While just 6% of global leaders surveyed are Culture Makers, they represent a more gender-balanced group compared to the broader group of leaders surveyed (45% women vs 32% of all leaders, respectively). Additionally, a full 68% of them are Millennials, compared to 59% of all leaders. They are more likely to lead organisations where people are advancing, innovative and committed — and their organisations’ profits are nearly three times higher than those of their peers.

Achieving a culture of equality

The report lays out steps to help close perception gaps and drive progress toward a more equal culture that benefits everyone and enables leaders to continuously evolve their strategies to meet changing needs.

The research reaffirms the findings from “Getting to Equal 2019” that bold leadership, comprehensive action and an empowering environment are proven anchors for creating a culture
of equality:

Read the global report at

Building on previous Accenture research that has explored how to build a culture of equality in the workplace, the report is based on a global survey of more than 30,000 employees in 28 countries; a survey of more than 1,700 senior executives (in the same countries). The model identifies the gap between what leaders say and what employees experience when it comes to workplace culture, and then measures the impact of closing this ‘perception gap’ on employees and profitability.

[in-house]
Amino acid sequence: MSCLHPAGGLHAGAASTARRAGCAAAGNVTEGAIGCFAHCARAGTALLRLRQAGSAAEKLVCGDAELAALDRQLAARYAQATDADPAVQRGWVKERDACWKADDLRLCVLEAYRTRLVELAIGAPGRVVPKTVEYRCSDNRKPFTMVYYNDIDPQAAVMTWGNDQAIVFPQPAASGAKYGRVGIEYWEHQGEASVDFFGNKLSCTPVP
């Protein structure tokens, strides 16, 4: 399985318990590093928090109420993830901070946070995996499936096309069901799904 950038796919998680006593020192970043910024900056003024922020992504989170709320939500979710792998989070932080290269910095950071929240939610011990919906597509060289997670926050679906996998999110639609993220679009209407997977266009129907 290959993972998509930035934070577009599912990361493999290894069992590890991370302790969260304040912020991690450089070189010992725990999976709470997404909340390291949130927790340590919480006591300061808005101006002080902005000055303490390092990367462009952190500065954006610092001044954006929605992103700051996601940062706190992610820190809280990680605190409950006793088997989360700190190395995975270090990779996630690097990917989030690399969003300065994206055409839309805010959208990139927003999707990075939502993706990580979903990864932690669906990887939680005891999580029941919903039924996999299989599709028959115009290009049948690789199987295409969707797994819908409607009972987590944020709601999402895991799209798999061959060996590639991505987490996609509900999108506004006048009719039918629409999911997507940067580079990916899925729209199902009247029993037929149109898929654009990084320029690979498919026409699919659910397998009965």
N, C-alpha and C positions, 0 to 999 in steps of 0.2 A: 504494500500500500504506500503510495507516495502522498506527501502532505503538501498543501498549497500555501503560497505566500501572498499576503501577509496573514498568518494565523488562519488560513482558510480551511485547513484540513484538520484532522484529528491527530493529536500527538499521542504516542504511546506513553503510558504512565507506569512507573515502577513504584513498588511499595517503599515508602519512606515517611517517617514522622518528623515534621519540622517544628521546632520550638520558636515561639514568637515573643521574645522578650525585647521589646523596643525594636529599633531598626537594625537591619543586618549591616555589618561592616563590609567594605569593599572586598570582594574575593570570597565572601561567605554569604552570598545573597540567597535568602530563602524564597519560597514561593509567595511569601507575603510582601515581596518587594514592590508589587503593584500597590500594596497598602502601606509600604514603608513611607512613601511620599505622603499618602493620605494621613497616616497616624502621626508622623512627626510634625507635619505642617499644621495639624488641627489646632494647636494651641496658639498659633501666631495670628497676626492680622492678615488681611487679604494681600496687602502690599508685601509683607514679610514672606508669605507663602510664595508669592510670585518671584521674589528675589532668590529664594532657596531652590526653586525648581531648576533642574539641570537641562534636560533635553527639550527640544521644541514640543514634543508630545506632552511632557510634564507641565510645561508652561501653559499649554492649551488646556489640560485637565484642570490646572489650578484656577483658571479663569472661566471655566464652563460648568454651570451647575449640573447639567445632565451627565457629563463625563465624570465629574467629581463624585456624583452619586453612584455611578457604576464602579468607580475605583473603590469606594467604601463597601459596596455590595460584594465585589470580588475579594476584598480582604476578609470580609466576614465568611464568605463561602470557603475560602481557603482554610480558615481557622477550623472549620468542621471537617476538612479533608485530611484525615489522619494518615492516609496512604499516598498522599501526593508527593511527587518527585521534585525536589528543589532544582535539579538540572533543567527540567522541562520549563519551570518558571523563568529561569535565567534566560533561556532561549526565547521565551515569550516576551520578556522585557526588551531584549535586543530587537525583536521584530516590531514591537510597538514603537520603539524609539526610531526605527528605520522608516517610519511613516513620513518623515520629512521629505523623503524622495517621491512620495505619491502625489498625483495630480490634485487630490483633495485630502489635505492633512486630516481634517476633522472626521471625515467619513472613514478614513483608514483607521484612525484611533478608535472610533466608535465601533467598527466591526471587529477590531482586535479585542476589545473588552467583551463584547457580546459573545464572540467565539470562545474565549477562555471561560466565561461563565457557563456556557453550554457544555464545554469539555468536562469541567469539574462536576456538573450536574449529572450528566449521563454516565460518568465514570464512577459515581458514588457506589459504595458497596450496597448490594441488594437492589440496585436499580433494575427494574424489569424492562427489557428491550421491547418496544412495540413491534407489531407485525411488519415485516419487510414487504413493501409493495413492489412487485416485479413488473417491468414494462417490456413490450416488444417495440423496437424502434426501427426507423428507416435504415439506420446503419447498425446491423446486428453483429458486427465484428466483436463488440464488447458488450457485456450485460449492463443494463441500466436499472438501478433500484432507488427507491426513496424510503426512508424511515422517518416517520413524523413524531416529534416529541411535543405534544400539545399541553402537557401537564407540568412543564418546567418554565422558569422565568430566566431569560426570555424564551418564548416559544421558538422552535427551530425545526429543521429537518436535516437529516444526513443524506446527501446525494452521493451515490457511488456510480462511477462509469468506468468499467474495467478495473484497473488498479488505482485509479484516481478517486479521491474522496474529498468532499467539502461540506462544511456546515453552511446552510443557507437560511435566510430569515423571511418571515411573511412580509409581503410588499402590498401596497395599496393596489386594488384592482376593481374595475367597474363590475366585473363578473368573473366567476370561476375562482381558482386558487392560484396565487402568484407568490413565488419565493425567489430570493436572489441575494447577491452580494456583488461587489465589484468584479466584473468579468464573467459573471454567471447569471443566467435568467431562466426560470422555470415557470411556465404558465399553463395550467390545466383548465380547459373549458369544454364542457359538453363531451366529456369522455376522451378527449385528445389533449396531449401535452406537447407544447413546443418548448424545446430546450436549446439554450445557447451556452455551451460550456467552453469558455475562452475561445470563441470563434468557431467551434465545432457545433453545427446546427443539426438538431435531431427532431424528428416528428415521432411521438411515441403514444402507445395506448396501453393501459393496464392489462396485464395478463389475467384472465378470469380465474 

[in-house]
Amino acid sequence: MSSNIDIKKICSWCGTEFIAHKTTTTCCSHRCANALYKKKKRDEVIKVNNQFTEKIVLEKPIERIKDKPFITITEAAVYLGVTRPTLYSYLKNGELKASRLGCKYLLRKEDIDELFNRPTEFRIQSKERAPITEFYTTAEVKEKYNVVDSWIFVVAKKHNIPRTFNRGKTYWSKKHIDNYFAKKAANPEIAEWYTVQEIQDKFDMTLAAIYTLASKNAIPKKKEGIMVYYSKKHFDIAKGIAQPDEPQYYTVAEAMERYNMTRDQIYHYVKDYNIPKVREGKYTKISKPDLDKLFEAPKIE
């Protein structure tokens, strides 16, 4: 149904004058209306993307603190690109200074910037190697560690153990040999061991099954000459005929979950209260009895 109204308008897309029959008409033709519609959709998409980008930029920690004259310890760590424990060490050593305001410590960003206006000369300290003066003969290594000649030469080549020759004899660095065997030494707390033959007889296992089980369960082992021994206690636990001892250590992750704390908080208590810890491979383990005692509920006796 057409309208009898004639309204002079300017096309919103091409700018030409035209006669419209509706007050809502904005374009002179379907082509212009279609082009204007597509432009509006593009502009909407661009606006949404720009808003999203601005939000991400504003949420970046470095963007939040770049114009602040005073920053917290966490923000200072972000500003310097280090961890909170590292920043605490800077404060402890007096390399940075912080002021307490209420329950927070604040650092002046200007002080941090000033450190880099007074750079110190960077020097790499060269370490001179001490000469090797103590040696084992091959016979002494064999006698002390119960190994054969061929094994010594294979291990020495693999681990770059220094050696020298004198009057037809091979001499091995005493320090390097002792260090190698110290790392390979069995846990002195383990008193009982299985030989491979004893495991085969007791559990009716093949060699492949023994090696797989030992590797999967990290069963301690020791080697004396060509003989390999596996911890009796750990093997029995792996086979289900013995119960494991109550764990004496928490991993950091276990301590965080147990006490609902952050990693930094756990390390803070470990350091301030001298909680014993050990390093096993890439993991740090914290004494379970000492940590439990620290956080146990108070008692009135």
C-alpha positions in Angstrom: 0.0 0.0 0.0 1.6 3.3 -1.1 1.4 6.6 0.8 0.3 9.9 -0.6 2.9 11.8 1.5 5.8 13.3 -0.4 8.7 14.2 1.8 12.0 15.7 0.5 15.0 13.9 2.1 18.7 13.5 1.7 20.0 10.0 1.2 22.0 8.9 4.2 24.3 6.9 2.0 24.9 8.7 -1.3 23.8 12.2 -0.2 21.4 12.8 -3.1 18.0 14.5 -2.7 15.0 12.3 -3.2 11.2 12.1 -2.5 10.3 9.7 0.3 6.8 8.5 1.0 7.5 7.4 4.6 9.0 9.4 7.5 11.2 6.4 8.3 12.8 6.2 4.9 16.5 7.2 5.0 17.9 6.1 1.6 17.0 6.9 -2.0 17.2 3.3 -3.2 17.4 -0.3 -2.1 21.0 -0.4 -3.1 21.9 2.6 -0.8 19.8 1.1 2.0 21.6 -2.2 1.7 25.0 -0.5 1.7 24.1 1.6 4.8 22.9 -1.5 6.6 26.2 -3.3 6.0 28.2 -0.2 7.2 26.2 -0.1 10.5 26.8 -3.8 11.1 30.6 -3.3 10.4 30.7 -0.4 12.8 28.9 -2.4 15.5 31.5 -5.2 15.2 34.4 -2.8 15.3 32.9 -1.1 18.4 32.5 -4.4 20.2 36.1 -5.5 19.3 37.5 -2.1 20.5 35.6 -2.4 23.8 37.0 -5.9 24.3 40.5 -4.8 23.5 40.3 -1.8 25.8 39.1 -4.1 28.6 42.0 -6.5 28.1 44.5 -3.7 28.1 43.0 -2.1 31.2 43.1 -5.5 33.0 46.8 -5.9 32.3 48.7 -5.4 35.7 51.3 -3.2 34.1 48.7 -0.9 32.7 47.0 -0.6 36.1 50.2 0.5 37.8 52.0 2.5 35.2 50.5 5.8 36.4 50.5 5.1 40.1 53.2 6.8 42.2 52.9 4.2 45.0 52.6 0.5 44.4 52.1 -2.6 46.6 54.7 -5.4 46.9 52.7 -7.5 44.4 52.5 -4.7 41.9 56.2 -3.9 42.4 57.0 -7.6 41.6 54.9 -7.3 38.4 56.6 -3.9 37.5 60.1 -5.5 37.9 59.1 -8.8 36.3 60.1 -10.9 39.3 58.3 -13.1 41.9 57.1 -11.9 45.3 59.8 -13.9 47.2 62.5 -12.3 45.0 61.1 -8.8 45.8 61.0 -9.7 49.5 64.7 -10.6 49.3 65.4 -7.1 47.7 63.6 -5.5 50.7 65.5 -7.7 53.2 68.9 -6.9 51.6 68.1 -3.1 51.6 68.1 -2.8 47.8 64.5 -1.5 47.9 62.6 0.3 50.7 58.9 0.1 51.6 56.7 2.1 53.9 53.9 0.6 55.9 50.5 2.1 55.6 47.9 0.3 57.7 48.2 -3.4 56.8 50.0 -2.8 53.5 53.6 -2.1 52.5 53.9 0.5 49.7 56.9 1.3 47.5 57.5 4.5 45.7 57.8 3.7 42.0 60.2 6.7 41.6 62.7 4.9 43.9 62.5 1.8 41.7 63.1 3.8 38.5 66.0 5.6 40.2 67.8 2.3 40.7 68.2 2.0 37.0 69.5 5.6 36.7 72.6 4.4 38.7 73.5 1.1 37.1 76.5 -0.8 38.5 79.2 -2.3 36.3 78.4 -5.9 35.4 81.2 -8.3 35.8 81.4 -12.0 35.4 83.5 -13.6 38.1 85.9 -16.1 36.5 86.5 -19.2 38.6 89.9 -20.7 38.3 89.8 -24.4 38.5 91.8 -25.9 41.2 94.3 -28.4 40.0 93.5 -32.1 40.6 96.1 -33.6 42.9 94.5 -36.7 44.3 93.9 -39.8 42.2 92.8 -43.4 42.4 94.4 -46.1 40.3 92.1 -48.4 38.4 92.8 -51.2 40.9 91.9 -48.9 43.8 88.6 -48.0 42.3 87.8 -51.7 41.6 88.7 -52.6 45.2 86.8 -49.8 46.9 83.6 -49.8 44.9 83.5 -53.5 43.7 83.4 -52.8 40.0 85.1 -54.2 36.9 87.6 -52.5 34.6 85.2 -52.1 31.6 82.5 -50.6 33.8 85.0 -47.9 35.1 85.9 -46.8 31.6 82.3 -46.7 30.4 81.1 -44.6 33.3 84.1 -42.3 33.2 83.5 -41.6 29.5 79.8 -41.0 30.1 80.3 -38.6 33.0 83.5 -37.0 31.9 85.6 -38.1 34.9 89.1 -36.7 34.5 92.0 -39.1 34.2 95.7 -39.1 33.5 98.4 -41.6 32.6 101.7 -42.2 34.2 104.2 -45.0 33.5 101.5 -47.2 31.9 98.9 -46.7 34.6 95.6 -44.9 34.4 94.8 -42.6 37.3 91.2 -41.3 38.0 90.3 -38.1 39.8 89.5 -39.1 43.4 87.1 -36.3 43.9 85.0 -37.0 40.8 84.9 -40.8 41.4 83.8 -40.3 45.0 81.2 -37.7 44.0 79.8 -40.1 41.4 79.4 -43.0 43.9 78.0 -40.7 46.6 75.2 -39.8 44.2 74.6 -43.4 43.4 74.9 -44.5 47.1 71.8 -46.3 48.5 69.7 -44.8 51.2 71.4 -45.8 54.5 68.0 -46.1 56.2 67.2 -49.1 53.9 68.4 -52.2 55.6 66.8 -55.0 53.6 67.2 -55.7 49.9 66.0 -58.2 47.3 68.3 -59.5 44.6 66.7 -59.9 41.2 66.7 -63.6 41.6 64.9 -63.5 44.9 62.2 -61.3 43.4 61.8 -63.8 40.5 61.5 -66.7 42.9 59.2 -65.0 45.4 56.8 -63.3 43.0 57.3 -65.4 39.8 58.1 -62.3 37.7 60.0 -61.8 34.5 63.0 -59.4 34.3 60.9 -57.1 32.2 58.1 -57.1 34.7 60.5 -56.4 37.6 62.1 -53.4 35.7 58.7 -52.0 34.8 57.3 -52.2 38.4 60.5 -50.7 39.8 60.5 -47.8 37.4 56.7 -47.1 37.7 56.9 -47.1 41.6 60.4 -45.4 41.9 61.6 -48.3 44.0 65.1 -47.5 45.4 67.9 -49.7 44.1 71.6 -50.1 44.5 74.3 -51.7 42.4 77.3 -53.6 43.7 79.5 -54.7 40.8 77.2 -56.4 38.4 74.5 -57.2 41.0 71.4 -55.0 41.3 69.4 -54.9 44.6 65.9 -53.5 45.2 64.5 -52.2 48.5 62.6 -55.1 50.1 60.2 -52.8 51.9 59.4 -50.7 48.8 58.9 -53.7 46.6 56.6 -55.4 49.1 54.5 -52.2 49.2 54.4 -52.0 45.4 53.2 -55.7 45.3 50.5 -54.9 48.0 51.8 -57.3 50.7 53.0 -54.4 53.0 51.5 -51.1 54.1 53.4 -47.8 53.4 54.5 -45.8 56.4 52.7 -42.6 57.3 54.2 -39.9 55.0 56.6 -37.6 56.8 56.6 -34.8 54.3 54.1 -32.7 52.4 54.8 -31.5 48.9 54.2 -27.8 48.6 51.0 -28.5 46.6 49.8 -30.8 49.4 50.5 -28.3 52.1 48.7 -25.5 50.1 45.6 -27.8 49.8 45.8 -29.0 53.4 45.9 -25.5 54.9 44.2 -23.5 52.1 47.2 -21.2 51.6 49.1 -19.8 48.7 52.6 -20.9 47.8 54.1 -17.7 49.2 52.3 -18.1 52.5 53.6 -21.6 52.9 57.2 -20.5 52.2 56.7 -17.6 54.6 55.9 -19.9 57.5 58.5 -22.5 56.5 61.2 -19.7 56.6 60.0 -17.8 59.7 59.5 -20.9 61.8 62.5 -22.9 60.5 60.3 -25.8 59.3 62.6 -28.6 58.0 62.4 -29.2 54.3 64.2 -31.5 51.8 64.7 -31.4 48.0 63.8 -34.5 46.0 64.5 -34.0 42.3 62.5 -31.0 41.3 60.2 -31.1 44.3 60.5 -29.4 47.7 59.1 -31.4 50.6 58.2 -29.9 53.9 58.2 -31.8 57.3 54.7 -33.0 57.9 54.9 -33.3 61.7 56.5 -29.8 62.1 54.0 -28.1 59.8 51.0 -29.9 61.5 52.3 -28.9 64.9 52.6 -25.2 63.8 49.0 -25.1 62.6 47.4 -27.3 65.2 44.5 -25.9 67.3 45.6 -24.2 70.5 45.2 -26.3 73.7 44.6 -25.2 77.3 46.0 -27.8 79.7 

About Accenture
Accenture is a leading global professional services company, providing a broad range of services in strategy and consulting, interactive, technology and operations, with digital capabilities across all of these services. We combine unmatched experience and specialized capabilities across more than 40 industries – powered by the world’s largest network of Advanced Technology and Intelligent Operations centers. With 505,000 people serving clients in more than 120 countries, Accenture brings continuous innovation to help clients improve their performance and create lasting value across their enterprises. Visit us at

# # #

Yasmin Quek
+65 6410 8216